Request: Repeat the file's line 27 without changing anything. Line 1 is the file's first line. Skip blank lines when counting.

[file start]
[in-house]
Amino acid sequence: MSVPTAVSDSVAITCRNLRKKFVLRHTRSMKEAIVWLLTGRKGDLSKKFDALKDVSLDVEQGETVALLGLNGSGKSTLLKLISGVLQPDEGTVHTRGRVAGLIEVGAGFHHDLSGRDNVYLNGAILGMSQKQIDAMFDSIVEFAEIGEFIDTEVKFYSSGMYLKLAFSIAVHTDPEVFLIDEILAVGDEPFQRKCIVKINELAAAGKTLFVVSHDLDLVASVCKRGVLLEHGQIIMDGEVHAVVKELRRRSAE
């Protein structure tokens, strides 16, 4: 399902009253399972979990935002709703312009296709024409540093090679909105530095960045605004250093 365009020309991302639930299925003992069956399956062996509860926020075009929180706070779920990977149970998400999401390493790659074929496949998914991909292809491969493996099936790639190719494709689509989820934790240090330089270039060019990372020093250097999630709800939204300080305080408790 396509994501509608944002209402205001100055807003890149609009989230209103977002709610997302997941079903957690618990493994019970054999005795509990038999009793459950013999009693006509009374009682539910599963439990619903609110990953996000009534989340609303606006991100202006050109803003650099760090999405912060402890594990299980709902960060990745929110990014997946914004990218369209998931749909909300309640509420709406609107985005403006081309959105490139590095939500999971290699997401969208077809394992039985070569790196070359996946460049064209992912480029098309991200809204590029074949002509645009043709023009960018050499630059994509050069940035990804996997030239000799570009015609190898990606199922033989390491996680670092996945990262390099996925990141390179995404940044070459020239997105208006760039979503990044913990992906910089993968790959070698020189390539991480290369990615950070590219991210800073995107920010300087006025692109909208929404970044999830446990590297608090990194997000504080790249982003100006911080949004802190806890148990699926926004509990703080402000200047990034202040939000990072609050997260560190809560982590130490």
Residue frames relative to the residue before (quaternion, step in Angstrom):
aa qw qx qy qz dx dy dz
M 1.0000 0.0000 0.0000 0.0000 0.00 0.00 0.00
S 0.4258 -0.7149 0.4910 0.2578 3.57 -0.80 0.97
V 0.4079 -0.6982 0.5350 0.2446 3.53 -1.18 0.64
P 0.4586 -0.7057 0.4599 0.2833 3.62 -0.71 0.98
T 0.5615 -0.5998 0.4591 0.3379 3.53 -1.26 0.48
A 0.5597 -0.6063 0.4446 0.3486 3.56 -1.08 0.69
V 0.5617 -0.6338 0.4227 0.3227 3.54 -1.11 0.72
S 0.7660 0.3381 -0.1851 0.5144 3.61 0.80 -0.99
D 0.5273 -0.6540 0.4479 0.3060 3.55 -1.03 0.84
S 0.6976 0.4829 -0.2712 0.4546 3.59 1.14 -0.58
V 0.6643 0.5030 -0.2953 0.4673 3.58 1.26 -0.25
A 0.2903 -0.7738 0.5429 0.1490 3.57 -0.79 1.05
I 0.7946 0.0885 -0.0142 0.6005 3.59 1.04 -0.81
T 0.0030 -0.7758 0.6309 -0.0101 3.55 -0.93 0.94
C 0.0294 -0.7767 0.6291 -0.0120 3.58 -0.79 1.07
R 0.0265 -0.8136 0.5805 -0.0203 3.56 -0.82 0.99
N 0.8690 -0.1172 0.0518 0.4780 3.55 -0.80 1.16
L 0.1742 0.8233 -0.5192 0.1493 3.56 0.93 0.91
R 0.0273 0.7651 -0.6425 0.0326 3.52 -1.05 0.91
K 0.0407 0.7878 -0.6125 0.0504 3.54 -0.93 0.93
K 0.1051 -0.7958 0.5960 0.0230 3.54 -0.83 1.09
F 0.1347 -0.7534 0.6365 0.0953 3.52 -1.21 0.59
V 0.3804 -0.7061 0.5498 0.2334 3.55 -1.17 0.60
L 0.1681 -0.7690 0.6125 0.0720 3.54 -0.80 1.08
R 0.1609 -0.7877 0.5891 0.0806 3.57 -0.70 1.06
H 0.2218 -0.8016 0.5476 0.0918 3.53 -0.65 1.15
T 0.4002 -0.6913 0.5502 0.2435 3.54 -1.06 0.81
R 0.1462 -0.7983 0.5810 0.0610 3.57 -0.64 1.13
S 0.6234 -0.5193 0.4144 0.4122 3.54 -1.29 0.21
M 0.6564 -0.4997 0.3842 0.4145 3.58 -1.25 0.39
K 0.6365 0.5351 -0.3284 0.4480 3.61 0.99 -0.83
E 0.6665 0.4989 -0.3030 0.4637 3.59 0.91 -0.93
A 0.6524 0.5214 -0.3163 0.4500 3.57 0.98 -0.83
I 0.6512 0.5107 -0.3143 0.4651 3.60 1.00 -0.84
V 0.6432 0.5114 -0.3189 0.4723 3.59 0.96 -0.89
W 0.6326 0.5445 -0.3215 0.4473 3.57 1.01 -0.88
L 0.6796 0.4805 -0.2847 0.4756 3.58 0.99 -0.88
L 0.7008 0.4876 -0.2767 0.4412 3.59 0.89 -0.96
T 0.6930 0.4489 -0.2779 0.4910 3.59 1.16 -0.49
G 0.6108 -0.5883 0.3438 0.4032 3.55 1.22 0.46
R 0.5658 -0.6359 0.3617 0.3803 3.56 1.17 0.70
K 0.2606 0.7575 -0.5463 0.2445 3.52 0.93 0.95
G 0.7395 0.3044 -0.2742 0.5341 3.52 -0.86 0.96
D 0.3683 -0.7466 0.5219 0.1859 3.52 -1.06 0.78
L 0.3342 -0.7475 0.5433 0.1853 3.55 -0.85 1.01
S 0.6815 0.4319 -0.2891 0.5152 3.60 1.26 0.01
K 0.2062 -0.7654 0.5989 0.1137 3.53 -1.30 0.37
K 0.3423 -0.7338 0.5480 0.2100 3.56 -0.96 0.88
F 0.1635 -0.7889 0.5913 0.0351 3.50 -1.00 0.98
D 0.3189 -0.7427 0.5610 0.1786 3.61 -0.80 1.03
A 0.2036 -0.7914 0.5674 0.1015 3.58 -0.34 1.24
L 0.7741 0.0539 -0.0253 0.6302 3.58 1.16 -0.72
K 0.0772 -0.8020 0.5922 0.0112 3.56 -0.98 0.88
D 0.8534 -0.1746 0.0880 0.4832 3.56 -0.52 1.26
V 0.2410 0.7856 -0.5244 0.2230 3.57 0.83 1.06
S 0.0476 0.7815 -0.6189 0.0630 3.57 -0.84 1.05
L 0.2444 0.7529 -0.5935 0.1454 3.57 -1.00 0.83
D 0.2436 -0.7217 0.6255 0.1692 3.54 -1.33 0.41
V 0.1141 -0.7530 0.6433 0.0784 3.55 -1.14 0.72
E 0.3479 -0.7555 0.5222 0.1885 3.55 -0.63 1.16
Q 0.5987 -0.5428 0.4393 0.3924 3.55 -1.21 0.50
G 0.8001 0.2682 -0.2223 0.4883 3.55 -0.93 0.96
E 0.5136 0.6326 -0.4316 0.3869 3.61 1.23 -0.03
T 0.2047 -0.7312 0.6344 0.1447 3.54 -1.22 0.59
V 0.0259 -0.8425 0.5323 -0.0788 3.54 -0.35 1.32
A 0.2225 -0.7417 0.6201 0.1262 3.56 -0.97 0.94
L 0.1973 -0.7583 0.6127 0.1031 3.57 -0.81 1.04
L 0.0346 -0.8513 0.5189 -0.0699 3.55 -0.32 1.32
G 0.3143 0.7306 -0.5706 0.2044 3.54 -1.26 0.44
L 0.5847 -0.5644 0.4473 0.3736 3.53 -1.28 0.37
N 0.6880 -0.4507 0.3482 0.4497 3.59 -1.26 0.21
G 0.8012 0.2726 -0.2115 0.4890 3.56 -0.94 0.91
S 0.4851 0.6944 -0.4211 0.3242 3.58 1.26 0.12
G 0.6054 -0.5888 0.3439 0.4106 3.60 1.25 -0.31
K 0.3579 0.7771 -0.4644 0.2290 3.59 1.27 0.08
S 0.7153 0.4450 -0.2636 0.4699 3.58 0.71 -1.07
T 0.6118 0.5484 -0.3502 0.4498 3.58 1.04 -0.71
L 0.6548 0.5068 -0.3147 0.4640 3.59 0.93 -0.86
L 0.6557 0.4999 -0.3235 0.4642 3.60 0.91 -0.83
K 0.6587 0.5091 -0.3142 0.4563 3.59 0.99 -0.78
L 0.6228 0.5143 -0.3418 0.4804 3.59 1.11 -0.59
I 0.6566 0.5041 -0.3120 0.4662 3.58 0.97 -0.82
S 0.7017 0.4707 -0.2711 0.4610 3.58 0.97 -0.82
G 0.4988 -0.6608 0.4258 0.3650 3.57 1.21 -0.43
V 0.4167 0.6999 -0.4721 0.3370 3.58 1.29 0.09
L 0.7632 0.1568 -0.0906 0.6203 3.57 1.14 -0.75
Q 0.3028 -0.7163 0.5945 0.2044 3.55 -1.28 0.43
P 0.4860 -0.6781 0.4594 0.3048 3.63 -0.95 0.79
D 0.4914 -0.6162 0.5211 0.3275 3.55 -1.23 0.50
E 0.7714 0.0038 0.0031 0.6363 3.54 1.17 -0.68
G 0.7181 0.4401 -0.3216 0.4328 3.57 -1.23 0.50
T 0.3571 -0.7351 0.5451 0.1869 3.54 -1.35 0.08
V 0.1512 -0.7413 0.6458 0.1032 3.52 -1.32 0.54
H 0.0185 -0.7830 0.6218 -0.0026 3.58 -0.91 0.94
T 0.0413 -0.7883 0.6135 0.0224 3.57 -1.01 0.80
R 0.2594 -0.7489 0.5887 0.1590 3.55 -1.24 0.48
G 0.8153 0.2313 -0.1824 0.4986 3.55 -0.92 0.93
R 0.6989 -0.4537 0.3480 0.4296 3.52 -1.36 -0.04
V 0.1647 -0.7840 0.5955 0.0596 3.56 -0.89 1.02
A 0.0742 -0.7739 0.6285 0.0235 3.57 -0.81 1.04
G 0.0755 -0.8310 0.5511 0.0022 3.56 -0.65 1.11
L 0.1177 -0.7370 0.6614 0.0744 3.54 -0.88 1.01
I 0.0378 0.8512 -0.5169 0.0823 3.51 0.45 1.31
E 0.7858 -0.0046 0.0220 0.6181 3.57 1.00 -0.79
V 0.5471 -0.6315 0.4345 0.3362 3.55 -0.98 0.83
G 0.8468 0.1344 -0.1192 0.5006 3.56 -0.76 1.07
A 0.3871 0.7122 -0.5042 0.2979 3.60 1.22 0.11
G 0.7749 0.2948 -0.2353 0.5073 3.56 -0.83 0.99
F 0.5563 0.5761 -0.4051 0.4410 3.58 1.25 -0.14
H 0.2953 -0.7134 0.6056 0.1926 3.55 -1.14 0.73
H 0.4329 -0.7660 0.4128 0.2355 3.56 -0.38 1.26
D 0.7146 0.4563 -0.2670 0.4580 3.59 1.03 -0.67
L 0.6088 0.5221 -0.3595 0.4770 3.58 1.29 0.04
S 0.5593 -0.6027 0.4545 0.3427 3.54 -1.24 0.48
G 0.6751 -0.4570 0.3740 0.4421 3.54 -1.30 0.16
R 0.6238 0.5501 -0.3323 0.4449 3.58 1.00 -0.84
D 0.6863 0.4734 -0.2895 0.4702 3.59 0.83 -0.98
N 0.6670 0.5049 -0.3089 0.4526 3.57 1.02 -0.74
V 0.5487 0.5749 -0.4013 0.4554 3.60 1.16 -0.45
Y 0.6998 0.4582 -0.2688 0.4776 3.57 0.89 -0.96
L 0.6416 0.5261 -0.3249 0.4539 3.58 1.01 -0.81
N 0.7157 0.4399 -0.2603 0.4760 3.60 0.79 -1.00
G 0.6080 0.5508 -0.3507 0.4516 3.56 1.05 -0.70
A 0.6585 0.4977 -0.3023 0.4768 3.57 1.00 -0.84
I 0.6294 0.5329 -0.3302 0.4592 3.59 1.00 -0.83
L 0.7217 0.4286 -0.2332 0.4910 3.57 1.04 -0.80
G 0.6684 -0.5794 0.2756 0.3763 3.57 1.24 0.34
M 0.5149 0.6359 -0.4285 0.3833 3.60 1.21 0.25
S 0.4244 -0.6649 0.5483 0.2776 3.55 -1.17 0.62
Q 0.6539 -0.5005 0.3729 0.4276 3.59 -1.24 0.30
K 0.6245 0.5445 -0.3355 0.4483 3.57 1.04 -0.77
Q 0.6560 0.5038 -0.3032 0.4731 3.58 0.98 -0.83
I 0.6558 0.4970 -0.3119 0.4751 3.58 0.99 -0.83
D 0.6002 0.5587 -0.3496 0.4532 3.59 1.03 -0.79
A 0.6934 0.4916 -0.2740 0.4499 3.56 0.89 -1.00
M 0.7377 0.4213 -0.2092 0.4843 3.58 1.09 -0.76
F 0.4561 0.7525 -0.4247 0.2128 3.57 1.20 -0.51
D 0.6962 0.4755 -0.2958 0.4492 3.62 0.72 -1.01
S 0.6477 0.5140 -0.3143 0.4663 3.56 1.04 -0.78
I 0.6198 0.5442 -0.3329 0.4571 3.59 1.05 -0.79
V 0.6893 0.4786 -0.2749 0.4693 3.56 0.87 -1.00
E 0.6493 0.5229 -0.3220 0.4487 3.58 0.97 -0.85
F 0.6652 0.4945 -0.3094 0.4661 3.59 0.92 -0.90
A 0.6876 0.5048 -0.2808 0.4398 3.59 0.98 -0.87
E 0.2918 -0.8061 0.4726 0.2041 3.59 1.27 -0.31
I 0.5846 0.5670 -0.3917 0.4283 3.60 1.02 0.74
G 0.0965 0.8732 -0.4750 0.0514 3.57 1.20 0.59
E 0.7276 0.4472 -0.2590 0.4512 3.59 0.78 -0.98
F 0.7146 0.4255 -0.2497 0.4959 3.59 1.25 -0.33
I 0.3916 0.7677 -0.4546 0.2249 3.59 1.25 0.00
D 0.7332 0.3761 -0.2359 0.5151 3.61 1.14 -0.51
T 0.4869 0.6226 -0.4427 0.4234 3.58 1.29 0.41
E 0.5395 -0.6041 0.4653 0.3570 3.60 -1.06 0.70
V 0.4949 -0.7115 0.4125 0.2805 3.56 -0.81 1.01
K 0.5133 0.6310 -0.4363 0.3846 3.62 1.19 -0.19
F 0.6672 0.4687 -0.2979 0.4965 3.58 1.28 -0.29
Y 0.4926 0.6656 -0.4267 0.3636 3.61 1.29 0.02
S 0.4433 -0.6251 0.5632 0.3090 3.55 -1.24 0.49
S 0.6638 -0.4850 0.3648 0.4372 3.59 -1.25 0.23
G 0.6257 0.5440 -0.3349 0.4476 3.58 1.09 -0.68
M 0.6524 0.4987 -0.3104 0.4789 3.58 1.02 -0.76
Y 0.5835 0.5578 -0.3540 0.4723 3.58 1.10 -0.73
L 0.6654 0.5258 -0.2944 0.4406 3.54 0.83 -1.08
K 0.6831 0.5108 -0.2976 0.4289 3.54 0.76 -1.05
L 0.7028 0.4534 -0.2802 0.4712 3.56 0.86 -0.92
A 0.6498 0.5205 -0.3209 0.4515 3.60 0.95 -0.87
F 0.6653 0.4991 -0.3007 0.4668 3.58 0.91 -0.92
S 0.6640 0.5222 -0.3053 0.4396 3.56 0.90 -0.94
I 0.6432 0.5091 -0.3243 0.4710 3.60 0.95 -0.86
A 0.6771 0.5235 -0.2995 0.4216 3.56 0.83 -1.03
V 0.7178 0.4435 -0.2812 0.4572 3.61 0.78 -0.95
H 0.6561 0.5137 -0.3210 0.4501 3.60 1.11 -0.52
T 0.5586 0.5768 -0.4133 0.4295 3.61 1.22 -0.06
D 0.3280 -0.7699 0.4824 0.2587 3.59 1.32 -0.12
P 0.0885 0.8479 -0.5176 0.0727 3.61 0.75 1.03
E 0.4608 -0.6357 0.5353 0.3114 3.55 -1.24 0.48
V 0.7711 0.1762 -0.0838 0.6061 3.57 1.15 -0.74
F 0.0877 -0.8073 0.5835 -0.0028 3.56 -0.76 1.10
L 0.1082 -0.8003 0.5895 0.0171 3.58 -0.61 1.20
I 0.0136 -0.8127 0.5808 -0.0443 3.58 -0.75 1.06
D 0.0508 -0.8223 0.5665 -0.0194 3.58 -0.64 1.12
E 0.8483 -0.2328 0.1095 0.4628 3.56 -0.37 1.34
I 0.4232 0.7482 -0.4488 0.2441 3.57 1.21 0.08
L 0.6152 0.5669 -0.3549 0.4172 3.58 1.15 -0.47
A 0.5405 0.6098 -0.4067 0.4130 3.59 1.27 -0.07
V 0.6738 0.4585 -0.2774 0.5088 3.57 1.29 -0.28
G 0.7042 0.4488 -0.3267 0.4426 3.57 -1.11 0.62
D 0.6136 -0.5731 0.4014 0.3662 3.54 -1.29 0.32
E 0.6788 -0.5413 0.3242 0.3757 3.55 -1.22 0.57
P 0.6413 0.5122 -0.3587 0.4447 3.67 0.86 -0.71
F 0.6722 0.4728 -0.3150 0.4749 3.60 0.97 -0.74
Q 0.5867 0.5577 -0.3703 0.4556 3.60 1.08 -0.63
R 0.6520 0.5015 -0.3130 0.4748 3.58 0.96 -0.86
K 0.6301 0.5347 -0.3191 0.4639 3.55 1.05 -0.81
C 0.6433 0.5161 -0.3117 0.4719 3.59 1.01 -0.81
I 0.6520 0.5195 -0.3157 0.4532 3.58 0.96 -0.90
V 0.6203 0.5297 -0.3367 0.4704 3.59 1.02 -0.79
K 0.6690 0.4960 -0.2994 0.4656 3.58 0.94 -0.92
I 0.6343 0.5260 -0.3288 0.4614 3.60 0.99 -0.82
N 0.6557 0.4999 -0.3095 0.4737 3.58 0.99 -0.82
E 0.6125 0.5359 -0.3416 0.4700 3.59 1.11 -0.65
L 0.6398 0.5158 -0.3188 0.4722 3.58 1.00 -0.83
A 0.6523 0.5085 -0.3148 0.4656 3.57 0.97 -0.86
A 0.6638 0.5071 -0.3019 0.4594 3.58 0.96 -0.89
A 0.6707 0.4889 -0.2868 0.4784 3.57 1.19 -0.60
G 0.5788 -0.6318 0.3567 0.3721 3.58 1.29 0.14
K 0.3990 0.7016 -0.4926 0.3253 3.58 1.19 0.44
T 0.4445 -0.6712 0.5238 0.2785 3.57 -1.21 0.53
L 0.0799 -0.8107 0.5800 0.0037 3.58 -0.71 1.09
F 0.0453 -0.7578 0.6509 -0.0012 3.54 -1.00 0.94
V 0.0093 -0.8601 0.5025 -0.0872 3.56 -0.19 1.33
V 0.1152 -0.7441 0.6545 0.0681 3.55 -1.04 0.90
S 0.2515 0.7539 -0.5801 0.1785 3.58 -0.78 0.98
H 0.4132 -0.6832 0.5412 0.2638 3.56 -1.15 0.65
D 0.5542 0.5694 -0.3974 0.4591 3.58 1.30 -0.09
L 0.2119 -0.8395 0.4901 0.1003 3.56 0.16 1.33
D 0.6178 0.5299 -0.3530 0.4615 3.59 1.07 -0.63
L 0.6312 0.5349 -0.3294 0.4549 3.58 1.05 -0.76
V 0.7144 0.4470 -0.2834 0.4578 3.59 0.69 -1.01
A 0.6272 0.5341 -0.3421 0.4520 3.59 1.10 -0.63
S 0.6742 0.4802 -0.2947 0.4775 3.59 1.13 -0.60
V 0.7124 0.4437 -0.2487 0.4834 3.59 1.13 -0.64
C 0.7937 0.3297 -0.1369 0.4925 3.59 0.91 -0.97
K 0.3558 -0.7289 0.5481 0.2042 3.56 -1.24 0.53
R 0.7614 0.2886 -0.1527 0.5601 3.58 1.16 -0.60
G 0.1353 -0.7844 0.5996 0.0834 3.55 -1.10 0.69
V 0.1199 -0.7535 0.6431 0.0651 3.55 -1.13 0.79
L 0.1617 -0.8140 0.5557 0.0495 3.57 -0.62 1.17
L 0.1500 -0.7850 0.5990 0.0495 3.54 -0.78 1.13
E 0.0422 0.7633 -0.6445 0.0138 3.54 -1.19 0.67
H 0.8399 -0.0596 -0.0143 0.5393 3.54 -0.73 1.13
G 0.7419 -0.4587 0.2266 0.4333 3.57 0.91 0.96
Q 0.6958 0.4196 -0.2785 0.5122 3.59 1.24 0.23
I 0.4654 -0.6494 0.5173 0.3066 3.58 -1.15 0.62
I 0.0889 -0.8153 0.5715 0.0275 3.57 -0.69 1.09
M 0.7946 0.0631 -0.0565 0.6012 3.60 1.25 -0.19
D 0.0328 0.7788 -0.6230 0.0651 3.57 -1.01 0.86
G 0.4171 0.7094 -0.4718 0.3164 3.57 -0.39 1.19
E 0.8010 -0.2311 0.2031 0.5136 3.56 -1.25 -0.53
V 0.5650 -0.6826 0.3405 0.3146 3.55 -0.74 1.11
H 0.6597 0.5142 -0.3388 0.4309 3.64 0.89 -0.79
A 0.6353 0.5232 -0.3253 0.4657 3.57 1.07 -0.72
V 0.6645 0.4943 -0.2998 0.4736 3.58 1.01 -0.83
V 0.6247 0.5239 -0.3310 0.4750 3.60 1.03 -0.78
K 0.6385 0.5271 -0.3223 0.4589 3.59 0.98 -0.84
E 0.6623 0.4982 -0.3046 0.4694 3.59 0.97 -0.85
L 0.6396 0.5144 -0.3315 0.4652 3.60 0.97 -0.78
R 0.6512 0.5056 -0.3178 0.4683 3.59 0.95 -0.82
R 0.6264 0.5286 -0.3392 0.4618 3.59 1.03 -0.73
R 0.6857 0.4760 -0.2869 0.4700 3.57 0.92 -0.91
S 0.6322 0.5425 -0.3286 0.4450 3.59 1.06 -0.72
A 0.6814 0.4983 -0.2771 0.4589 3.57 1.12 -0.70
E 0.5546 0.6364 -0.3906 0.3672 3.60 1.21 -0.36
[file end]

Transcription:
F 0.1347 -0.7534 0.6365 0.0953 3.52 -1.21 0.59